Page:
by Jessica Brain
On 9th October 1779 a group of English textile workers in Manchester rebelled against the introduction of machinery which threatened their skilled craft. This was the first of many Luddite riots to take place.
The word ‘Luddites’ refers to British weavers and textile workers who objected to the introduction of mechanised looms and knitting frames. As highly trained artisans, the new machinery posed a threat to their livelihood and after receiving no support from government, they took matters into their own hands.
Today the term ‘Luddite’ is often used to generalise people who do not like new technology, however it originated with an elusive figure called Ned Ludd. He was said to be a young apprentice who took matters into his own hands and destroyed textile apparatus in 1779. The groups of workers that followed in his footsteps said they were taking orders from “General Ludd” and issued manifestos using his name. That being said, there is no evidence of his actual existence, with Ned Ludd assuming a more mythical ‘Robin Hood‘ reputation, he would become the legendary character others would use to create a namesake for their cause. Ned Ludd followers the Luddites were using a name to shock the government into submission. Would their tactics prove successful?
The Luddites were not, as has often been portrayed, against the concept of progress and industrialisation as such, but instead the idea that mechanisation would threaten their livelihood and the skills they had spent years acquiring. The group went about destroying weaving machines and other tools as a form of protest against what they believed to be a deceitful method of circumventing the labour practices of the day. The replacement of people’s skilled craft with machines would gradually substitute their established roles in the textile industry, something they were keen to prevent, rather than simply halting the advent of technology.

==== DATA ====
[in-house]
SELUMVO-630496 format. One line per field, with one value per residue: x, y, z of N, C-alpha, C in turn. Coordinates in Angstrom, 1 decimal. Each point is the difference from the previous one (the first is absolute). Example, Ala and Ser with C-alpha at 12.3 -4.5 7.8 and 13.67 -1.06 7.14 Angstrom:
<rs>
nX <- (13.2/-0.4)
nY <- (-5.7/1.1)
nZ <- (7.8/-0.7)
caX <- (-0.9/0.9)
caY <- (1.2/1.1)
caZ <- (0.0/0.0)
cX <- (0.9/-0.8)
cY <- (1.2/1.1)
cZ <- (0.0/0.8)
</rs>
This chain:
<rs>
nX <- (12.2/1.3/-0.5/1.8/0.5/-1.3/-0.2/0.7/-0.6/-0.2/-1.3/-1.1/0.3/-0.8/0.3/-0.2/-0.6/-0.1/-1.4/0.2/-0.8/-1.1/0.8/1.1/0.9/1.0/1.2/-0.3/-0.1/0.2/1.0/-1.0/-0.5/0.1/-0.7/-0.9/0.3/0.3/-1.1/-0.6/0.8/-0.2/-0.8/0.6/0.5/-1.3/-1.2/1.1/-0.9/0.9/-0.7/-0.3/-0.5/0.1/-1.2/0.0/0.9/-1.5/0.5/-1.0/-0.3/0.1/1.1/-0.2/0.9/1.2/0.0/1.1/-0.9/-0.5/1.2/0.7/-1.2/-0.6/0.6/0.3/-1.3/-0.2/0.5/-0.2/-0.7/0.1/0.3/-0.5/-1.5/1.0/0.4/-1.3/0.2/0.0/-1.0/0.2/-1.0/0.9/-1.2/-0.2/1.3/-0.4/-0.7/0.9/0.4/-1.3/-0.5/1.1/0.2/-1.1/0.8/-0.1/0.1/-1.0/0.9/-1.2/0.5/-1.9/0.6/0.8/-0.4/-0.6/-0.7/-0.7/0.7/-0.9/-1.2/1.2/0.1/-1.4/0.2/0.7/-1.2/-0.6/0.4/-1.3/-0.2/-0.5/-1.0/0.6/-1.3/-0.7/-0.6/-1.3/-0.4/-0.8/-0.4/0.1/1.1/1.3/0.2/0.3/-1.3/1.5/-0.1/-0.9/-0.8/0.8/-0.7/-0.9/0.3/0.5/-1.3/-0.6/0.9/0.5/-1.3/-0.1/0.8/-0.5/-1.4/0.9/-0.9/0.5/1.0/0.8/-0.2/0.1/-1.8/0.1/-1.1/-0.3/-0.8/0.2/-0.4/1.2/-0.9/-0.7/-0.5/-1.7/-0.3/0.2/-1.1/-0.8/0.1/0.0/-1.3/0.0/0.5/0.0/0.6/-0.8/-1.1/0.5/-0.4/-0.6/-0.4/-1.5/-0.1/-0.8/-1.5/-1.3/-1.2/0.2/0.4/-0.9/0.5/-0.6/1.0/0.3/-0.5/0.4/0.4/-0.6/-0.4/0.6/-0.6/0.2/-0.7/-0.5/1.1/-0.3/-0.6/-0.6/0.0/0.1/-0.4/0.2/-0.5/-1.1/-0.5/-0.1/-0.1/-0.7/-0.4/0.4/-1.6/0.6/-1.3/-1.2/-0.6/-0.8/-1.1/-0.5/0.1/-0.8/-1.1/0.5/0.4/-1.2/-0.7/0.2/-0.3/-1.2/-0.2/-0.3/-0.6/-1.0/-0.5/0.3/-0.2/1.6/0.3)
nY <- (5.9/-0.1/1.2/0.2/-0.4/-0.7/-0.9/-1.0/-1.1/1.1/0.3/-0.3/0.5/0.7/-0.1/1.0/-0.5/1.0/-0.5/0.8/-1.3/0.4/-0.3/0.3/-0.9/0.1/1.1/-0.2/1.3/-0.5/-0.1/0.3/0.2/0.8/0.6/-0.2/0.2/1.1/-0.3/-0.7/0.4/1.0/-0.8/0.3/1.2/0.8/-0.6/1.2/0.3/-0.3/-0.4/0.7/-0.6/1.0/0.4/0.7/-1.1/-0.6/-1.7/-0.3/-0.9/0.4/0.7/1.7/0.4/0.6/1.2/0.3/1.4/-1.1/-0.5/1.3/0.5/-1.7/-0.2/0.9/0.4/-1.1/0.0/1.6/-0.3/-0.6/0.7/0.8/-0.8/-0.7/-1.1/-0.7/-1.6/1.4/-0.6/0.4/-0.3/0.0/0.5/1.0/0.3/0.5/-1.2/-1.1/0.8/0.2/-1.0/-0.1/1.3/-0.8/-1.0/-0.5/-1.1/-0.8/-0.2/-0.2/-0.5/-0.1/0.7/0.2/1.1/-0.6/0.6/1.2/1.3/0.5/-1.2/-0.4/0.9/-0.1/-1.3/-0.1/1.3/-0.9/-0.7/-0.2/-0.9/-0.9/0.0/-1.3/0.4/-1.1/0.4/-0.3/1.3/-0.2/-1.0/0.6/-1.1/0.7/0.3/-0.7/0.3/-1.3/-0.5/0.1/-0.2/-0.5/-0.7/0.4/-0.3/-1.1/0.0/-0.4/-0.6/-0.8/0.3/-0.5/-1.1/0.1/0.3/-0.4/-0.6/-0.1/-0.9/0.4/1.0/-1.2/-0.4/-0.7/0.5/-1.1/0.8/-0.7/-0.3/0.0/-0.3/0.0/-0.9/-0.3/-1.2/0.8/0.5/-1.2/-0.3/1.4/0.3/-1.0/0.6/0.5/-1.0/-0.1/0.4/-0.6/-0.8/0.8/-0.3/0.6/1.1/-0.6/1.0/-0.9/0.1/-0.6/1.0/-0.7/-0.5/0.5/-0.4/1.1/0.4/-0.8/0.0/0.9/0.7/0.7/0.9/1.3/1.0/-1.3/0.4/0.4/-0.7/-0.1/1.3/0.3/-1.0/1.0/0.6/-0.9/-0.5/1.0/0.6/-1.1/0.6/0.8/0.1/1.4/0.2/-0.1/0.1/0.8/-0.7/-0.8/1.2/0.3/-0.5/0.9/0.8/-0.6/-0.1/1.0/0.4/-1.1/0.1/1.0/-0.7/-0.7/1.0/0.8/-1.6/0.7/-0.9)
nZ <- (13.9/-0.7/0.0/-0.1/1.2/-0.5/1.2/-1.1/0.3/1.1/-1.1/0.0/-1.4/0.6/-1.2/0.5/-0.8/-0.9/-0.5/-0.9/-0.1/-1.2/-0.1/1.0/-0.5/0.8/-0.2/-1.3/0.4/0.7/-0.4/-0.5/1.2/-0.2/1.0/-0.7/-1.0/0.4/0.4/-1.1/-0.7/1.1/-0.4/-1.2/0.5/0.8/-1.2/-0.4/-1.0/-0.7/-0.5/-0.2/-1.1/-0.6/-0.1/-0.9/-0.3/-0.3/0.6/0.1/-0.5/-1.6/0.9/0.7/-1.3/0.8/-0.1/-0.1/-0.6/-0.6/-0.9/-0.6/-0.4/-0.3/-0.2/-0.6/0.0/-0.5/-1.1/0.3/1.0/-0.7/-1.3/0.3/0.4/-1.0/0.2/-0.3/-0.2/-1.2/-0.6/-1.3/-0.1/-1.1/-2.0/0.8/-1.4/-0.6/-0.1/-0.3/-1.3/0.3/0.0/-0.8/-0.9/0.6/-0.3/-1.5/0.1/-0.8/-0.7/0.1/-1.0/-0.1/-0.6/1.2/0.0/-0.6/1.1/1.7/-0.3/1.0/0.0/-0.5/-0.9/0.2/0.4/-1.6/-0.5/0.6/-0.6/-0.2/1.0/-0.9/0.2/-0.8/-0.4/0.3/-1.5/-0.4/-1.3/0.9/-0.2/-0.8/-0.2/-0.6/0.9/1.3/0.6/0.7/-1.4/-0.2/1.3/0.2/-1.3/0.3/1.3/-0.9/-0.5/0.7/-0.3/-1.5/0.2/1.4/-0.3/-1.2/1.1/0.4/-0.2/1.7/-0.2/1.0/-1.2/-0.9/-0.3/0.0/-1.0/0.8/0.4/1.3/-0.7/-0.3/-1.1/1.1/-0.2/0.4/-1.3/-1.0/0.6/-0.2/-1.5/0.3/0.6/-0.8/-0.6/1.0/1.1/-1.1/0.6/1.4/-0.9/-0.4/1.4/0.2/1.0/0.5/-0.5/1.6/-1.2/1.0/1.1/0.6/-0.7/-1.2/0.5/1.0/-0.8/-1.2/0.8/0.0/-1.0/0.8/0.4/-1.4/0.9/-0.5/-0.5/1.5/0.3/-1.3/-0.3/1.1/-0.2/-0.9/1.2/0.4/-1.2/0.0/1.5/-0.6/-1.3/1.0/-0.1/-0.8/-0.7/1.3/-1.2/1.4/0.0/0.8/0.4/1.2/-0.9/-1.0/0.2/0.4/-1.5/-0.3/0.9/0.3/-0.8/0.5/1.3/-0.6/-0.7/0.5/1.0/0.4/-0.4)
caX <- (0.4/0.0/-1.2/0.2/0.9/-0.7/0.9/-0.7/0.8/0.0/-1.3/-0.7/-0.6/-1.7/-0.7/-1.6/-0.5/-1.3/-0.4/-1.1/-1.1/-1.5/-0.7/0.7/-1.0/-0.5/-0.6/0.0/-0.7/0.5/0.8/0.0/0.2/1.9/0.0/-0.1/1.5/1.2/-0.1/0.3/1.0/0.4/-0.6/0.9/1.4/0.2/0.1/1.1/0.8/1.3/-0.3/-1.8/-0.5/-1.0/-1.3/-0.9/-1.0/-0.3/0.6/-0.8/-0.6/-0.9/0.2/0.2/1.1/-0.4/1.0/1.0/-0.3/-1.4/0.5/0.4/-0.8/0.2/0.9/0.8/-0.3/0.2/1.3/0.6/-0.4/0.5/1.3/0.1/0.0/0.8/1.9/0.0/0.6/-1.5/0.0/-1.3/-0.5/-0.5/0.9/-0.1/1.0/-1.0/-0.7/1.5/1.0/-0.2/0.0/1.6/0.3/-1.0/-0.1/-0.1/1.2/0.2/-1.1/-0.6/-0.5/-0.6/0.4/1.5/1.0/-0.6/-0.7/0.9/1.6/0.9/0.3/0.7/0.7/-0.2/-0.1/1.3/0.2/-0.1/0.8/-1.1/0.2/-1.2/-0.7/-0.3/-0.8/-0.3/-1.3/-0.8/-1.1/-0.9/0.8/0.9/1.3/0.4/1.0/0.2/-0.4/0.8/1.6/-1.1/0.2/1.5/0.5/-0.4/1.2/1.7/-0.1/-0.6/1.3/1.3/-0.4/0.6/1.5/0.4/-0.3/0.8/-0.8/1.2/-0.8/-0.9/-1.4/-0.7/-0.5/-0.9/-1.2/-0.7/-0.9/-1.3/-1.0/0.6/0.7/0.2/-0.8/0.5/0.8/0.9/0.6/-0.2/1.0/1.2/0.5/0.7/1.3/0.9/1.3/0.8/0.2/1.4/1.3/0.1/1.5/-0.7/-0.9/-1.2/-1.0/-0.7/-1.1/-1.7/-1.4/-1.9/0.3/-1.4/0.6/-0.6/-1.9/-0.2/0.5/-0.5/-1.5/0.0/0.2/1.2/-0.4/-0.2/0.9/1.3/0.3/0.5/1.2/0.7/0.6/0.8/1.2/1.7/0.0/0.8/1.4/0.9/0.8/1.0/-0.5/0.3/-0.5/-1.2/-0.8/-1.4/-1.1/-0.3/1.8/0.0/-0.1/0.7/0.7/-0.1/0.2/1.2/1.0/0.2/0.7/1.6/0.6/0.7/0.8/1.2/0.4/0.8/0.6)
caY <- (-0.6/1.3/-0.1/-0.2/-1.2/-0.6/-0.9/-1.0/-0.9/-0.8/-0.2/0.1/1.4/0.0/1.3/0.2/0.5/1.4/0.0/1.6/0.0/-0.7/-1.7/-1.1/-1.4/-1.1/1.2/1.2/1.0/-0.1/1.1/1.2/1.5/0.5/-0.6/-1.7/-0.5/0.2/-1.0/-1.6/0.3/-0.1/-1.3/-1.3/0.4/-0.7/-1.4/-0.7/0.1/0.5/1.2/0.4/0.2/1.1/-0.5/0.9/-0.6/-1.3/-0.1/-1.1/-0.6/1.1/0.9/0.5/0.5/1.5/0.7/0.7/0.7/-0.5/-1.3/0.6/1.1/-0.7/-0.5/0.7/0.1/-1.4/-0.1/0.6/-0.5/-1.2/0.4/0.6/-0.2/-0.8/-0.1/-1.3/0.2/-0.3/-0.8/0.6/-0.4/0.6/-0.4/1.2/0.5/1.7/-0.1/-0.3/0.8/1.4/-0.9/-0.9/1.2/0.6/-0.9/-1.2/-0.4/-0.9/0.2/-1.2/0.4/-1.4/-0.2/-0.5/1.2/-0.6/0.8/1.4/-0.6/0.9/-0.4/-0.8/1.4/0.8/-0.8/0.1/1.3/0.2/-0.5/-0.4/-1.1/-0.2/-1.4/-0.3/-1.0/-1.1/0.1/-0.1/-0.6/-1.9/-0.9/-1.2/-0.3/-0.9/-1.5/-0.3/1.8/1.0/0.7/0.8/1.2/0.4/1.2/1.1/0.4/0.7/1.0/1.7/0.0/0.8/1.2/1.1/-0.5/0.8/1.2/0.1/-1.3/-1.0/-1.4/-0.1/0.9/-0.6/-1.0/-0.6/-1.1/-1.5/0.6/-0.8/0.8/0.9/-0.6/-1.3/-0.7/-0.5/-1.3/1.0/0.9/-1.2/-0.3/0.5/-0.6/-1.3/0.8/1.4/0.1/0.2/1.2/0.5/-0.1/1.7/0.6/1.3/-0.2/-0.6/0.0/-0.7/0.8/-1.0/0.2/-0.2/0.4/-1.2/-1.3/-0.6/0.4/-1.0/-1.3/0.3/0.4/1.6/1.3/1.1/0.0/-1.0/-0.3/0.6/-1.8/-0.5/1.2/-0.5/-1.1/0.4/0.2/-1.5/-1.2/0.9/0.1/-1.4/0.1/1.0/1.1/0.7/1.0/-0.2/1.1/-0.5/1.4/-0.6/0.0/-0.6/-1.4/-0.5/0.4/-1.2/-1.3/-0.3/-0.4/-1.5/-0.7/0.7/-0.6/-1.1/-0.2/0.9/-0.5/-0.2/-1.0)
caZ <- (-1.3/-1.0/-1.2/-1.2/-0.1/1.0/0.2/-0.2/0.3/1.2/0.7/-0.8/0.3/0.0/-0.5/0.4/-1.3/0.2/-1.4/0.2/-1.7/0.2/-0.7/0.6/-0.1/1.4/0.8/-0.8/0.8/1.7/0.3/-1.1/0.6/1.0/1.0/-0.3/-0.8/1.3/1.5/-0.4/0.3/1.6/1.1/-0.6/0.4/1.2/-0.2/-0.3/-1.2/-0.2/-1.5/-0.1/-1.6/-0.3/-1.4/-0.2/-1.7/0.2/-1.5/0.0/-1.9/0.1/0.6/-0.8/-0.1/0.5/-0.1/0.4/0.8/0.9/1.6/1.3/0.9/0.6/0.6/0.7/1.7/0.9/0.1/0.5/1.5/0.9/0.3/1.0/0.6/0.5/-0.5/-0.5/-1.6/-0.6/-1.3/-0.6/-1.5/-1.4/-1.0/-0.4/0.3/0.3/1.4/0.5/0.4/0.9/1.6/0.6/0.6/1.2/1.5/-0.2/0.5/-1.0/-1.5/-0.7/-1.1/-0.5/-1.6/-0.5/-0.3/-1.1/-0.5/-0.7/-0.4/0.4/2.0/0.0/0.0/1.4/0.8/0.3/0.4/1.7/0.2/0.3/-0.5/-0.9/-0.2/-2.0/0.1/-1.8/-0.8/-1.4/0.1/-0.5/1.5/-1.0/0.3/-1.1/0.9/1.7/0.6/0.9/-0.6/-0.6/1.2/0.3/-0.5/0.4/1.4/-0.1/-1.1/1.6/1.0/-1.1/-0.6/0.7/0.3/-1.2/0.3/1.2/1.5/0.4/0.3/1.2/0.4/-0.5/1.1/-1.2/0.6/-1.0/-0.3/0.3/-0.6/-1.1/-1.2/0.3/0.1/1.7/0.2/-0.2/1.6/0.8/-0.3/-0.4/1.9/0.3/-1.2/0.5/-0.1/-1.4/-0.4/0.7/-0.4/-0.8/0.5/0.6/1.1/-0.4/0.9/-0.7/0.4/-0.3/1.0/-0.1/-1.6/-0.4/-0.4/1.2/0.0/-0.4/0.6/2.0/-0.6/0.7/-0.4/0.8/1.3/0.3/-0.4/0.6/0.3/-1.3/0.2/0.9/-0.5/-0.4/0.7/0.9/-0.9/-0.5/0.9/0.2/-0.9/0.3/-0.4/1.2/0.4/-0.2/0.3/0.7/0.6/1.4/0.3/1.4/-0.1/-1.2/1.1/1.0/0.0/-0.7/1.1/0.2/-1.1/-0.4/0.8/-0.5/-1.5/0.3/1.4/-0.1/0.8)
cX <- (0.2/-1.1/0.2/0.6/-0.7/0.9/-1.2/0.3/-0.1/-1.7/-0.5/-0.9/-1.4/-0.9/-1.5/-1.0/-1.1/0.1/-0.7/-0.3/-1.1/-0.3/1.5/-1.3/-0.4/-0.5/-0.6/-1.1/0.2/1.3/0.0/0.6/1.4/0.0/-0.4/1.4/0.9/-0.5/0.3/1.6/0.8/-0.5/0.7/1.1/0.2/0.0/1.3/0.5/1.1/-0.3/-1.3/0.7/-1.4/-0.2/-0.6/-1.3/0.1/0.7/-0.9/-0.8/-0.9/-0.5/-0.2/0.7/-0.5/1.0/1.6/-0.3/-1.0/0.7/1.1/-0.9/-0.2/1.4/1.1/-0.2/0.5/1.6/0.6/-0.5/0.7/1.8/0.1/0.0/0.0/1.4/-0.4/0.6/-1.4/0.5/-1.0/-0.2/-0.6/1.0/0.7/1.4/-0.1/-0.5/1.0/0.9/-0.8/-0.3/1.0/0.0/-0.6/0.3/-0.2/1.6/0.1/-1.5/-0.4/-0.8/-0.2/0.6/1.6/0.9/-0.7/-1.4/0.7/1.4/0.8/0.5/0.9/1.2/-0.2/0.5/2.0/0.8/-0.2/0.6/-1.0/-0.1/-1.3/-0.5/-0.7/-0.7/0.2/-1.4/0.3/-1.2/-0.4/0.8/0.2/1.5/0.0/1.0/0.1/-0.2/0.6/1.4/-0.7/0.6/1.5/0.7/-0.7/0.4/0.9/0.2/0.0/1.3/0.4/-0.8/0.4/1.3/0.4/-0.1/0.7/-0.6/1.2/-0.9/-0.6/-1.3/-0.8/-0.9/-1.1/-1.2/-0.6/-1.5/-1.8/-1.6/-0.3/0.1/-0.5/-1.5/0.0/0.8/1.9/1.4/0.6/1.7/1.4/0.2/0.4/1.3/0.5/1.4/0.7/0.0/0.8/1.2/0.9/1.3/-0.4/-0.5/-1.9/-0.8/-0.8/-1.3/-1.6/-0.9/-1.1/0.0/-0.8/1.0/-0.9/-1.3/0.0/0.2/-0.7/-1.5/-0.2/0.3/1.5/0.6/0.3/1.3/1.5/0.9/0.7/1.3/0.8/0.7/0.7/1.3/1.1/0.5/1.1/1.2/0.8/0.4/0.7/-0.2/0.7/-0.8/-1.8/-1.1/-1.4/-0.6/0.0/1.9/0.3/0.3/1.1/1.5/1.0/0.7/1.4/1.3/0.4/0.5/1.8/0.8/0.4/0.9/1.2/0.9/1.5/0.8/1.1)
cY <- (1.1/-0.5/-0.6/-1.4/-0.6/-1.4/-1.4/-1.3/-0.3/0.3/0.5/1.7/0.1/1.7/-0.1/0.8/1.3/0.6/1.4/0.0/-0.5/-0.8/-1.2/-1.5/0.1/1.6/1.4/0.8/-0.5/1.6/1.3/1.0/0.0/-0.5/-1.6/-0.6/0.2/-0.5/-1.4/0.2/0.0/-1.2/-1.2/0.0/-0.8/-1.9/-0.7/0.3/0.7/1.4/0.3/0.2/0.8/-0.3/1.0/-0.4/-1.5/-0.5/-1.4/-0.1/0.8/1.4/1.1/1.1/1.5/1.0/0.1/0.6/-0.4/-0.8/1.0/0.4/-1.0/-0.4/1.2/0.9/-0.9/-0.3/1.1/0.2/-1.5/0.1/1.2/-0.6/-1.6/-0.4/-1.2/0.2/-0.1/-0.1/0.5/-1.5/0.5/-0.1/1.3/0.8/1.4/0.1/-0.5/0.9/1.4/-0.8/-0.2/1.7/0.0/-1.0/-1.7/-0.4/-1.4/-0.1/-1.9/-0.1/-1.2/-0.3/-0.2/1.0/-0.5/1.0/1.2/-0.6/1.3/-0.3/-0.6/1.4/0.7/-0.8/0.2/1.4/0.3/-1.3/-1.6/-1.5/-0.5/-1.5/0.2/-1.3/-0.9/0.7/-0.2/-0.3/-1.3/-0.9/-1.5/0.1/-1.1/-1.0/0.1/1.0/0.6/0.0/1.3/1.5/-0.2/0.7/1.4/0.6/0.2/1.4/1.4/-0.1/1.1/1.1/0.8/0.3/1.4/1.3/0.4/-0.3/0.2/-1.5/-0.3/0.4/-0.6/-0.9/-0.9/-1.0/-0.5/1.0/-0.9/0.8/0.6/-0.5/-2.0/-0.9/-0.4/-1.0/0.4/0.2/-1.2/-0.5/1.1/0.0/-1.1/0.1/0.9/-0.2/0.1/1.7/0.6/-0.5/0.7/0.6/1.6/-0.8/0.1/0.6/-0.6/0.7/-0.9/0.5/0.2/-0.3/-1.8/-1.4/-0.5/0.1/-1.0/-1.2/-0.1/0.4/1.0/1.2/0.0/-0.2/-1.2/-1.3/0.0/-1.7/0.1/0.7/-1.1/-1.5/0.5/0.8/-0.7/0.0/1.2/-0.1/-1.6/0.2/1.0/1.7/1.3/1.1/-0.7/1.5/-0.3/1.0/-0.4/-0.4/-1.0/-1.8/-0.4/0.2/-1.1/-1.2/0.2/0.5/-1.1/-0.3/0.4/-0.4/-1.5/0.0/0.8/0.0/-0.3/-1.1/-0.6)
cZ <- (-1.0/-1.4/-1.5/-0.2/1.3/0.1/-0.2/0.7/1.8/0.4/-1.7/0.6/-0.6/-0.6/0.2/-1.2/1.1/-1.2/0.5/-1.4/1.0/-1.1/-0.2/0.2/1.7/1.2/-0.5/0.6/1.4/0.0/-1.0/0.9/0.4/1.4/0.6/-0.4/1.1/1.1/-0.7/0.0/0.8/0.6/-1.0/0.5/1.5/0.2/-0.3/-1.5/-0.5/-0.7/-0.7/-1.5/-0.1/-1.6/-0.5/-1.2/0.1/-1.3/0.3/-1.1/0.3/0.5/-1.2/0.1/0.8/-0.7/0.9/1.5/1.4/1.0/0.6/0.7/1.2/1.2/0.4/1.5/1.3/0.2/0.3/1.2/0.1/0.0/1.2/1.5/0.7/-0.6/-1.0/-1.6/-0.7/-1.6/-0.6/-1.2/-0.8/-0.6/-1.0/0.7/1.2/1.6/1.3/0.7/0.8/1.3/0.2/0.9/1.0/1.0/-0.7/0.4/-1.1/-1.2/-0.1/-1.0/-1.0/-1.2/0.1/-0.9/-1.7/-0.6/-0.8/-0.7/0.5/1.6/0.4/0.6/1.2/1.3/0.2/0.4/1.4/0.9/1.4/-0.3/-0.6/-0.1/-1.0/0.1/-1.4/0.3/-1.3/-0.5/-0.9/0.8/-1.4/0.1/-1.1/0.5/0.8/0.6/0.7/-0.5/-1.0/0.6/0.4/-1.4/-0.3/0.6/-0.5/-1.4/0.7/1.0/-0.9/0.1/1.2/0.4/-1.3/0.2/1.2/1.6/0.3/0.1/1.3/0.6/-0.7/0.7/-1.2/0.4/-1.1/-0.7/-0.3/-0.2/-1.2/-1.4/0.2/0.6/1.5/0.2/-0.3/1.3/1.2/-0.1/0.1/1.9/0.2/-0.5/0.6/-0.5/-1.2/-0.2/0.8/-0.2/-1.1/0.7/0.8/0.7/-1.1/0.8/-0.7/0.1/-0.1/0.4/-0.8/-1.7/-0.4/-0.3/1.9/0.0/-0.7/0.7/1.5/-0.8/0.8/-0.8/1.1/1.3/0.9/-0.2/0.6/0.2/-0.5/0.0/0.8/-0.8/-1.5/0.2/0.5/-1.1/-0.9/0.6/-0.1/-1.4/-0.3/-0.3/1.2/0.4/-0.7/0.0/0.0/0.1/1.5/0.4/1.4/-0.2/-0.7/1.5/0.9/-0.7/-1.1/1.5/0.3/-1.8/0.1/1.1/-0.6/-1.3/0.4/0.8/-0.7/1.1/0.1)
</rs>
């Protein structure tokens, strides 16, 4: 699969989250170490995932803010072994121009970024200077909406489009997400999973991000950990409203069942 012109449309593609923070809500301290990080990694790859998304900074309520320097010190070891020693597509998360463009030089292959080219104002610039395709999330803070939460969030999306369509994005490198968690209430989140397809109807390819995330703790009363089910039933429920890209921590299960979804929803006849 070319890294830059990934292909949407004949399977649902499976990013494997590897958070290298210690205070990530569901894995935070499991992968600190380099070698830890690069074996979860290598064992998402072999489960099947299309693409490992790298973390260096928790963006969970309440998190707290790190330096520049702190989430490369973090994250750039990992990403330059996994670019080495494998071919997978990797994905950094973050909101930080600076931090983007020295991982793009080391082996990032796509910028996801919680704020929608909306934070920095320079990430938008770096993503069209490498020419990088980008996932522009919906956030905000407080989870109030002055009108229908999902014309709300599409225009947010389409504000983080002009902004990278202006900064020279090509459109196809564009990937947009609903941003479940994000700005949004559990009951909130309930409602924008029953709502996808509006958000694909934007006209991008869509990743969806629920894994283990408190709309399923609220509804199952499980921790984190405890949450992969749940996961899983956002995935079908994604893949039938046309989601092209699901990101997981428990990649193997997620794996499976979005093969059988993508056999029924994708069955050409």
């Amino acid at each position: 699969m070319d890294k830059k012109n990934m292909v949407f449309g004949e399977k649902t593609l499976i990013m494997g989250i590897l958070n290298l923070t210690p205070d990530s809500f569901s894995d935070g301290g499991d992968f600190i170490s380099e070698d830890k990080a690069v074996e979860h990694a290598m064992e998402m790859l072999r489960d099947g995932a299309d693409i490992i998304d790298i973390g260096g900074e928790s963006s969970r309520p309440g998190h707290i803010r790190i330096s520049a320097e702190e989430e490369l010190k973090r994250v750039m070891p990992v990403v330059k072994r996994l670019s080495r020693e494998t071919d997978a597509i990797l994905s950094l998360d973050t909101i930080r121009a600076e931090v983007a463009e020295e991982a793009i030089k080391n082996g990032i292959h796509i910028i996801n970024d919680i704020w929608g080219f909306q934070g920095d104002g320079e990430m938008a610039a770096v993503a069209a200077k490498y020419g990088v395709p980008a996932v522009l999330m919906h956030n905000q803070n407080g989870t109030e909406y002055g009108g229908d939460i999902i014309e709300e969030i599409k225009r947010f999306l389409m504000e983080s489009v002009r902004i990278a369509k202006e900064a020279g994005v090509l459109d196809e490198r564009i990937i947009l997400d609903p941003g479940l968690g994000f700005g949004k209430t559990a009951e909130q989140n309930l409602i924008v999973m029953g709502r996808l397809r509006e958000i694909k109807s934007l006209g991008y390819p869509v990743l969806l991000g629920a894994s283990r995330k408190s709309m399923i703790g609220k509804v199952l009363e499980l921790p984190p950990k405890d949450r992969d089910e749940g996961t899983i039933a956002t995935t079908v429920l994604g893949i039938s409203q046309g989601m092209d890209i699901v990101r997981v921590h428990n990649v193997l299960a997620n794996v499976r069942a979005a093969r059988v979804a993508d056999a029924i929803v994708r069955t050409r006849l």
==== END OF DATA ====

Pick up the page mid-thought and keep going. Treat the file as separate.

The textile workers and weavers were actually skilled, well-trained middle-class workers of their time. After working for centuries maintaining good relationships with merchants who sold their products, the introduction of machinery not only superseded the need for handcrafted garments but also initiated the use of low skilled and poorly payed labourers in larger factories. This transition would prove disastrous for the artisans of their craft, who had spent years perfecting and honing their skills only to be replaced by less skilled, underpaid workers operating machinery.
In an attempt to halt or at least make the transition smoother, the Luddites initially sought to renegotiate terms of working conditions based on the changing circumstances in the workplace. Some of the ideas and requests included the introduction of a minimum wage, the adherence of companies to abide by minimum labour standards, and taxes which would enable funds to be created for workers’ pensions. Whilst these terms do not seem unreasonable in the modern day workplace, for the wealthy factory owners, these attempts at bargaining proved futile.
The Luddite movement therefore emerged when attempts at negotiation failed and their valid concerns were not listened to, let alone addressed. The Luddites activity emerged against a backdrop of economic struggle from the Napoleonic Wars which impacted negatively on the working conditions already experienced in the new factories. With the advent of new technology and more low skilled workers, this issue was exacerbated.
In the eighteenth century, the working classes were not likely to rebel against the government, largely due to the fear of reprisals as punishment was severe. The main preoccupation for workers, as was the case for the Luddites, was being able to make a living but as the Industrial Revolution began to threaten the status quo, so too did the levels of discontent rise amongst the workers. The Luddites became typical for the period, rebelling against the threats to their livelihood, attempting to find a position in which they could barter for better conditions and wages and most importantly not lose their place in the chain of production.